Sportsmen from across the board spend a week in the land of make- believe

SPORT ON TV
Click to follow
The Independent Online
While John Inverdale may have started the second day of coverage of the Australian Open (BBC2) with the words: "Every major tennis championship wants a real roller-coaster five-setter early on to give the whole thing a lift", what the BBC did not want was its golden boy, Tim Henman, being taken for a ride.

Inverdale, less happy in front of the camera than behind a microphone, was affecting a strange slant to the right, perhaps in an attempt to distance himself from the screen in the background showing footage of the offending tennis player.

In what appeared to be a fit of pique directed at Henman's inability to win and thus keep up the viewing figures, the Beeb glossed over the first four sets, joing the action at 6-6 in the final set "amid all the tension". Tension? With only half an hour of highlights each afternoon from the first Grand Slam event of the season, engendering tension is something the BBC will have to work a little harder on.

With our brave Brit soon 6-7 down to a qualifier, Chris Bailey said authoritatively: "The thing for Henman to do now is settle back and relax." Difficult at the best of times, and especially so when you are receiving balls, as Bailey expounded, "in the hitting zone". What he failed to explain was why Henman was missing them.

The rear-view shots of Henman were disconcerting, his dark hair merging into the thick black stripe down the back of his Adidas-sponsored shirt. A skunk, perhaps, but without an obvious weapon of attack. Adidas may well now reconsider their sponsorship plans, given the amount of exposure they got from Henman compared to the world-wide coverage of Temur Ketsbaia's wild celebrations last weekend at St James' Park.

Shell-shocked and wide-eyed in the studio afterwards, Henman shifted uncomfortably in his chair, perhaps fearing the next question would ask if the stripe down his back was perhaps turning yellow.

Inverdale, a hunched model of sympathy, smirked: "Tim, as they say in the trade, very very down on himself."

Britain's other hope, Greg Rusedski, on the other hand, was victorious and so was interviewed with a Union Jack backdrop, rather than the Australian Open logo Henman endured. The message was hard to miss. He won, therefore he's a real Brit. The following day, in a last-minute addition to the schedule, "a bonus for all tennis fans", the smiling boy appeared on a programme devoted exclusively to his match with Jonathan Stark. Another victory and an extended, worshipful interview with Barry Davies, again in front of that backdrop which this time had his name superimposed across it. Goodness knows how the BBC will top that, should he carry on winning.

How quickly we forget. Henman was reduced to a quick mention at the end of the programme, but only to record his defeat in the doubles. We can only hope he does not take Chris Bailey's harsh comment of "He'll have to reassess what he's doing in this game" to heart.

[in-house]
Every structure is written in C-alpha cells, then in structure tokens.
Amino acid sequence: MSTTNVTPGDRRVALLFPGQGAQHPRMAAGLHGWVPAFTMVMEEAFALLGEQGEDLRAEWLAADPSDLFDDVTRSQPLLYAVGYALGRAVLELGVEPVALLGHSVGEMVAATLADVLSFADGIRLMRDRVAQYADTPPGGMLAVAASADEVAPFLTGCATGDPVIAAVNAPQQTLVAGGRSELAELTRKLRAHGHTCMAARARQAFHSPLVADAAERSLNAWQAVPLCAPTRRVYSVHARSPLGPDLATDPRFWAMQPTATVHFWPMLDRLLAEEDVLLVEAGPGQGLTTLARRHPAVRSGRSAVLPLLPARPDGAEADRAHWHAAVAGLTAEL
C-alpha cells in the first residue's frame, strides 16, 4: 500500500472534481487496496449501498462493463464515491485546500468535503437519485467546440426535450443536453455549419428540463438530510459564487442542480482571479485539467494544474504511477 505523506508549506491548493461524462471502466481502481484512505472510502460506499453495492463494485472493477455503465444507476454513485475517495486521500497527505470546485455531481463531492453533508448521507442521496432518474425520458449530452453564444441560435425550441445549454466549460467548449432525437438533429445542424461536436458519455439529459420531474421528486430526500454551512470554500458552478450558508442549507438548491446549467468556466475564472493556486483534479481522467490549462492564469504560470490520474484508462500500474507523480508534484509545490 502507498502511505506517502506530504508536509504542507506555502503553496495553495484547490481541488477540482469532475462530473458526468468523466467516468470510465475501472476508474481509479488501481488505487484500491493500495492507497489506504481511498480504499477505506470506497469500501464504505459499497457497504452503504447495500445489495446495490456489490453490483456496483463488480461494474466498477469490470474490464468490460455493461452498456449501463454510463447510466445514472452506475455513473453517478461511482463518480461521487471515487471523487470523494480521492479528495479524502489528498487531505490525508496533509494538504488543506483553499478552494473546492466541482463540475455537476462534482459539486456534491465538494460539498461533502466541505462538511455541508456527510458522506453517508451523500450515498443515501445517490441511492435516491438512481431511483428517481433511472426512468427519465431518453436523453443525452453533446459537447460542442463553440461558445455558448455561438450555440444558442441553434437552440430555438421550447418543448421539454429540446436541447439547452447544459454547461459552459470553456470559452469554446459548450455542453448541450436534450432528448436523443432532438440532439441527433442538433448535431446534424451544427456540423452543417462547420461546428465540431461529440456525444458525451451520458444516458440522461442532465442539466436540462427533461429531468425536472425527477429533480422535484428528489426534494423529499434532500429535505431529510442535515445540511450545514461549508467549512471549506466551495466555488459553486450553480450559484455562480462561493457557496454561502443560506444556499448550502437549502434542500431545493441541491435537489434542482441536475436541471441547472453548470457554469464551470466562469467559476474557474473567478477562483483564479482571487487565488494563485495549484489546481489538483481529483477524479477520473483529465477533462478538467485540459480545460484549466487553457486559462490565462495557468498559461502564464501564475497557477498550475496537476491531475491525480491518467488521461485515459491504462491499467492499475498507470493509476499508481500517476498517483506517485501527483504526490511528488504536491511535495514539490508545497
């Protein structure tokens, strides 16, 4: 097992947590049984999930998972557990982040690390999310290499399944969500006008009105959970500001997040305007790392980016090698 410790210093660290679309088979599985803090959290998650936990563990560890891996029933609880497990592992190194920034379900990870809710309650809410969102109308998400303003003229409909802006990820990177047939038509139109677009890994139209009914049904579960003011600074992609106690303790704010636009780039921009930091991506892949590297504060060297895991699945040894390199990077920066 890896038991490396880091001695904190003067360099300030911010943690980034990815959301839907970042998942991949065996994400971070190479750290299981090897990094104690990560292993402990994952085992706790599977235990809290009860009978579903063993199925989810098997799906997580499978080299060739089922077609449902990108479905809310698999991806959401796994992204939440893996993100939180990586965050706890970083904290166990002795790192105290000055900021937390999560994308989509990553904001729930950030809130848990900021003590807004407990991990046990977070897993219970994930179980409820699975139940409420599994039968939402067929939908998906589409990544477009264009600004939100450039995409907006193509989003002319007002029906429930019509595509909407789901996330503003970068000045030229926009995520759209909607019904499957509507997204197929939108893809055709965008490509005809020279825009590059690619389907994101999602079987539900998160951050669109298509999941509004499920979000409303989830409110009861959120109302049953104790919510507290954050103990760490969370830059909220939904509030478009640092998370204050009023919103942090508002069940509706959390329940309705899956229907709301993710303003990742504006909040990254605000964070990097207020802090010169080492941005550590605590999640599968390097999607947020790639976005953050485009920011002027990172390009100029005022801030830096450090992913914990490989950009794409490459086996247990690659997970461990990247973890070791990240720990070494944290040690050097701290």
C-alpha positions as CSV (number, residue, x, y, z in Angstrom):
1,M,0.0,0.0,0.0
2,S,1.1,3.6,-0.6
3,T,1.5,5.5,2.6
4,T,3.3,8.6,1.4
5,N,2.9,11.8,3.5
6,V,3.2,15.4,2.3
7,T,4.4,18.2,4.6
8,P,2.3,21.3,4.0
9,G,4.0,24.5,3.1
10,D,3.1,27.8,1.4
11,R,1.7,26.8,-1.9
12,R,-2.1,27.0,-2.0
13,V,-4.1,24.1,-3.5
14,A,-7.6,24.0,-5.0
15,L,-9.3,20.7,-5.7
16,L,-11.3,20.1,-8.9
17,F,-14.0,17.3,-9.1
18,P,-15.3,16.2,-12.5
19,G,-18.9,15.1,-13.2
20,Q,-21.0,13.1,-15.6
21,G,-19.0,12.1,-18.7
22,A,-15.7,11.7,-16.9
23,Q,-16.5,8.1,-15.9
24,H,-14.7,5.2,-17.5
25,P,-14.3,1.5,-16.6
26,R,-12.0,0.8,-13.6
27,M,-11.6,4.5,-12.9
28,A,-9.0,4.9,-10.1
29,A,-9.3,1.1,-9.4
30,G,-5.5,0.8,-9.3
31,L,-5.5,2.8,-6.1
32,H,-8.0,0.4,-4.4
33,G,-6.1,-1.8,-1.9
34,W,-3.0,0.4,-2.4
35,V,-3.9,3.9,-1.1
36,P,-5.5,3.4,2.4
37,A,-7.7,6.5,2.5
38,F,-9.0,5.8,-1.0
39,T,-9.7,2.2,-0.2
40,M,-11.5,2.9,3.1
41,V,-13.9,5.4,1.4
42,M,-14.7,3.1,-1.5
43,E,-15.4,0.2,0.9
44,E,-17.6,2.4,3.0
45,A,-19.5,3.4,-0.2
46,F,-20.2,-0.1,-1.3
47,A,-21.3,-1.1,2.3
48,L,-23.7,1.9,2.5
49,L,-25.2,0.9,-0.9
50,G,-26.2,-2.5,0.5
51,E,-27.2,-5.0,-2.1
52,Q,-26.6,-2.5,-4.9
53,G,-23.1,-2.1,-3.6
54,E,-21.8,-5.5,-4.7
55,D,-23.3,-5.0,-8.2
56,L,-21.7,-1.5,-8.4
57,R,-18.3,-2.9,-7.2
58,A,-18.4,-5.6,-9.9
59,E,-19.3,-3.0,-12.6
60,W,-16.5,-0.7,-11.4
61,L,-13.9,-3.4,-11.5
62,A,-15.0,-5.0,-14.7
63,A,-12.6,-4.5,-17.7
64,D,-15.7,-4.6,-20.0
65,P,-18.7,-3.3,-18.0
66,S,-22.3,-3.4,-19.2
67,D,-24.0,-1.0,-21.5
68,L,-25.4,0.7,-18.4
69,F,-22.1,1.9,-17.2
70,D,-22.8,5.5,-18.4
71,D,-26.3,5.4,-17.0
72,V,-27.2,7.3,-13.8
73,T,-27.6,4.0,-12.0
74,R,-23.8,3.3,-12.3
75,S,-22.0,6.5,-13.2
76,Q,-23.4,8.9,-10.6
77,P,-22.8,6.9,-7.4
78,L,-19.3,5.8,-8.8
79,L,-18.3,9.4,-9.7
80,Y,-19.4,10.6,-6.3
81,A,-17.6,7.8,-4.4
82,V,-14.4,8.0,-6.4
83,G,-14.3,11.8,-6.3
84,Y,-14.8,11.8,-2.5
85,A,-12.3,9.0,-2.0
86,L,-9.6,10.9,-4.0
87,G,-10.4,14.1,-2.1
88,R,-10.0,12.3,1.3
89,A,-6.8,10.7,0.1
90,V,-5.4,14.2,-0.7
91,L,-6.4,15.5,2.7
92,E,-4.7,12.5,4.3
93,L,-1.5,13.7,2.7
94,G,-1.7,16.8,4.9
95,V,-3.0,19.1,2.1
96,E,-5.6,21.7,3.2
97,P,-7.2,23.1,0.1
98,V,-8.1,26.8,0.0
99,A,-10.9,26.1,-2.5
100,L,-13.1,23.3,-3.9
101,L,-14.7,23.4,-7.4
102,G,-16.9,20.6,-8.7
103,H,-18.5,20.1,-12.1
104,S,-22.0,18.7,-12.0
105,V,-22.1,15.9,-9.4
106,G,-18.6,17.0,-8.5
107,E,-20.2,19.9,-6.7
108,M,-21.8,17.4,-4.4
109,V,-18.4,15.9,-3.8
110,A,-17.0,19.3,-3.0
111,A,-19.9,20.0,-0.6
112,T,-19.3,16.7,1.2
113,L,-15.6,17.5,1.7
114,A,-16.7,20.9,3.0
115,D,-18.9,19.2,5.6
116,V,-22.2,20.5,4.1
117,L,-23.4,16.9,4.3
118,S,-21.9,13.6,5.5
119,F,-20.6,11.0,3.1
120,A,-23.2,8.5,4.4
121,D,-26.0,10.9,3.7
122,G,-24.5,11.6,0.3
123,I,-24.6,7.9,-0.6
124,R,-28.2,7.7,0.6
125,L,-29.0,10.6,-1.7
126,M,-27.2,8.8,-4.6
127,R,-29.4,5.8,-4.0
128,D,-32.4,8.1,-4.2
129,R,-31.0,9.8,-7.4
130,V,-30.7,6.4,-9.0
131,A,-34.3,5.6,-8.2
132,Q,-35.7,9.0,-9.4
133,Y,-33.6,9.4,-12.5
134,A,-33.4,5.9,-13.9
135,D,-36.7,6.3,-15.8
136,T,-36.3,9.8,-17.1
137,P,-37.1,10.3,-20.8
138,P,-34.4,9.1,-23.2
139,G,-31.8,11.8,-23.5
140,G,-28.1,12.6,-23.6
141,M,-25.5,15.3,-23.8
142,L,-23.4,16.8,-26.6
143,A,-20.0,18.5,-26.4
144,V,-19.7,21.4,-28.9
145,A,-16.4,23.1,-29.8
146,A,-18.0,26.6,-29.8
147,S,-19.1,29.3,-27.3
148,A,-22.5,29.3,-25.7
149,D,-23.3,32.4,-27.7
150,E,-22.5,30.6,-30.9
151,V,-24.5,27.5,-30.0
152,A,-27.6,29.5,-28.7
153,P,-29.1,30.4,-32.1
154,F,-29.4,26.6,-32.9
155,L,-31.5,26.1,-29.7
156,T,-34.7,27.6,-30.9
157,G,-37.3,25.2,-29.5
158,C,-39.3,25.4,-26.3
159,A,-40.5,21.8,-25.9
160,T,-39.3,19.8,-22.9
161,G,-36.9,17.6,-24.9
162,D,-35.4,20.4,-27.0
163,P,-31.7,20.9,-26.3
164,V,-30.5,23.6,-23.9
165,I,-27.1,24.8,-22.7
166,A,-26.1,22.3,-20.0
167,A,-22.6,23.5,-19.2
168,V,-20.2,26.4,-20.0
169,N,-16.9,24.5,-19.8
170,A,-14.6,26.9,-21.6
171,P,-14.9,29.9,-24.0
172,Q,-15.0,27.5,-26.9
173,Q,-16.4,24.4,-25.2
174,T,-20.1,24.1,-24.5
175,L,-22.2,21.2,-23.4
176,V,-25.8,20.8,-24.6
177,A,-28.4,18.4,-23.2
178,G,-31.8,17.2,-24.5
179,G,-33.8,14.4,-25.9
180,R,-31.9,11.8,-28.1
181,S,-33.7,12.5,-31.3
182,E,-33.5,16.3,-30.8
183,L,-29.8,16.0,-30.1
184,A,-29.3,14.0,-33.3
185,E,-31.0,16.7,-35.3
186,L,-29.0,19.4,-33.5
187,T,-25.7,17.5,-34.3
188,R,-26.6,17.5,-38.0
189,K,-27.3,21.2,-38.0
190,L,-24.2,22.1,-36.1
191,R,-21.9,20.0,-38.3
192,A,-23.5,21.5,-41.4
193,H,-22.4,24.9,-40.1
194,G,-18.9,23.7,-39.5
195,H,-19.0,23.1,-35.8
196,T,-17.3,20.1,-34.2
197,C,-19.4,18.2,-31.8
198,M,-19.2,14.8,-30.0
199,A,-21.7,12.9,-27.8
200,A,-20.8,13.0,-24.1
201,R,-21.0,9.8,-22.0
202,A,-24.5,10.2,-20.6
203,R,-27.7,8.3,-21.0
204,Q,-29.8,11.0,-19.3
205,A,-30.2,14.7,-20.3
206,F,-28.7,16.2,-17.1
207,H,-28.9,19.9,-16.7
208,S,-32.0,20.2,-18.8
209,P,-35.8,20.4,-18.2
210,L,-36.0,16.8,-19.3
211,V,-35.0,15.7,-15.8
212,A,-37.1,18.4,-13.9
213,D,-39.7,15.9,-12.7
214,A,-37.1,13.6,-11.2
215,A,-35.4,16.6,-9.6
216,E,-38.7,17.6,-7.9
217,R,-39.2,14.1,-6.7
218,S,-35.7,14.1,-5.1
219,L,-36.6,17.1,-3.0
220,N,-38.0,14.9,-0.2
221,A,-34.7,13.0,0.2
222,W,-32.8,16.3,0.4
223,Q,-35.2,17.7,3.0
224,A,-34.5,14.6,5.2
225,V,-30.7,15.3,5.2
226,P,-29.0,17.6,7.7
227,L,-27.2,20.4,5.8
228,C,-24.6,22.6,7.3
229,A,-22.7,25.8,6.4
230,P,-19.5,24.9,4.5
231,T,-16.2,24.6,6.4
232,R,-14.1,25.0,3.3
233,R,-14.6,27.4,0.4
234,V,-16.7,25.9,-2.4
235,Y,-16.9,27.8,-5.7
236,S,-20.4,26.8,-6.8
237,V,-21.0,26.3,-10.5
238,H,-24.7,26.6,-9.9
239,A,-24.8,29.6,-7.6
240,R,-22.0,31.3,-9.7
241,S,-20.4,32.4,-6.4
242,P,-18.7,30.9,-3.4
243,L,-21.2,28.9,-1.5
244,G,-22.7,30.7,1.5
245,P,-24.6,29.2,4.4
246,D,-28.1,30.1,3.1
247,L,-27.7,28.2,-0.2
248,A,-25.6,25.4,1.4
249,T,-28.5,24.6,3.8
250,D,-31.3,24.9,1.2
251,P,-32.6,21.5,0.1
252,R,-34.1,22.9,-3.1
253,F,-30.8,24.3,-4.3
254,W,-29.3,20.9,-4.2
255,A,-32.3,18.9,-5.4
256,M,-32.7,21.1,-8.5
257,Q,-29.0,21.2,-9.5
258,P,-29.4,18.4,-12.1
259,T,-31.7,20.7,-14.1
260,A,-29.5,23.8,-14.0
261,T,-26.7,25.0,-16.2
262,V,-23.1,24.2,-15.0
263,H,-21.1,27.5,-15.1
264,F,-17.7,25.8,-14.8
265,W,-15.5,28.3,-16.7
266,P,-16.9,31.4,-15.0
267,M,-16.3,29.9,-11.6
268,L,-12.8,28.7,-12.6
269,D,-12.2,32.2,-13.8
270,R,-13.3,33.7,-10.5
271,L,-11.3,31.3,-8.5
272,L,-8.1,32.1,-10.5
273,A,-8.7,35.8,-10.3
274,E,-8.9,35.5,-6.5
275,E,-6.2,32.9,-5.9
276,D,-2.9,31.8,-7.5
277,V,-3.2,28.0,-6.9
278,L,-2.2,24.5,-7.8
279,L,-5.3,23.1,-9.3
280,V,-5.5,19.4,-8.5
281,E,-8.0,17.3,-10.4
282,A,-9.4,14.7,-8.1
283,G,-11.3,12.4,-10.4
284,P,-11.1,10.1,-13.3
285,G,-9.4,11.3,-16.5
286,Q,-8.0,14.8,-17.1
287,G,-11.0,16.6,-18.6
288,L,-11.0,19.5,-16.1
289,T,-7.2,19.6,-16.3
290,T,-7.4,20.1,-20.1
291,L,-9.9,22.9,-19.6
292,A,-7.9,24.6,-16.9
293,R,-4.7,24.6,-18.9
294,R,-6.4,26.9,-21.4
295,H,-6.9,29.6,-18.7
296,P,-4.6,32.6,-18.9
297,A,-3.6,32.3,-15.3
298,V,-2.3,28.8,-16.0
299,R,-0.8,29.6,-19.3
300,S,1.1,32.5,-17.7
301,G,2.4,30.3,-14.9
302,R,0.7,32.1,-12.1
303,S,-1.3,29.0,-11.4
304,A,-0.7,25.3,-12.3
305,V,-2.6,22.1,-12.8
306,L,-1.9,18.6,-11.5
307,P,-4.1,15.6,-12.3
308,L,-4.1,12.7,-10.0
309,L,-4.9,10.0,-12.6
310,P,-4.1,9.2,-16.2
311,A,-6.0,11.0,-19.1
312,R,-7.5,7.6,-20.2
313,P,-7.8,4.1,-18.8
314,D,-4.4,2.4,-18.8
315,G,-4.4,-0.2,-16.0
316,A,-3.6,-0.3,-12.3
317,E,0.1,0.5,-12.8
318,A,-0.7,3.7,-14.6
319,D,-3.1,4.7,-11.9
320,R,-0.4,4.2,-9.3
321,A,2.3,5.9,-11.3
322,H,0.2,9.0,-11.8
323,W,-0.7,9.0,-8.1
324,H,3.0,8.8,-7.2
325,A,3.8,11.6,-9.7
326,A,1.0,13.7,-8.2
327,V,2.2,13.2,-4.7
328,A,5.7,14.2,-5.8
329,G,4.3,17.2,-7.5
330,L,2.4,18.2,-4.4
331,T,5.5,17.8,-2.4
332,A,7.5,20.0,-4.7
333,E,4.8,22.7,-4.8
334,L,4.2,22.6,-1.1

However, he could follow the example of Ian Wright, who is being given the chance to move seamlessly from darling of the North Bank to luvvie of the South Bank. Following an impressive display as a guest on Clive Anderson's show, LWT are letting the Arsenal striker display his own prowess with the mouth in Friday Night's All Wright (ITV).

If the pilot is well-received, Wrighty is reportedly to be commissioned for an entire series, although, if he is to go head to head with Michael Parkinson, the guest list will have to be a little weightier than Lionel Richie and All Saints. A line-up of, say, Peter Schmeichel, referee David "Little Hitler" Elleray and Leicester's Steve Walsh should ensure bumper viewing figures and a programme to rank alongside such memorable chat- show moments as Russell Harty's handbagging by Grace Jones and Parky's pas de deux with Emu.

A less radical career move is being made by Mike Tyson. Kicking his heels while he serves a ban for ear-biting, the former world heavyweight champion is opting not for rugby union, but wrestling.

On the World Wrestling Federation's Raw programme (Sky) Tyson - originally billed as a guest referee for an event in March - accepted a challenge from "Stone Cold" Steve Austin to participate more actively. Tyson accepted Mr Austin's offer with an immense lung-puncturing push to the chest that completely flattened the wrestler.

What the WWF appears - crucially - not to have told Tyson is that it's not real. More ignoble artifice than noble art, in fact. The wrestler's name isn't the way you're supposed to leave him. Pity the man who is given the task of training Tyson for his debut. How do you tell someone who is used to going in for the kill that he only has to pretend to hurt his opponent, that he has to put on an act for the crowd? That he can threaten, but not deliver the telling blow. Who could show Tyson how to overcome an all-consuming desire to win? Somebody send for Henman...

Comments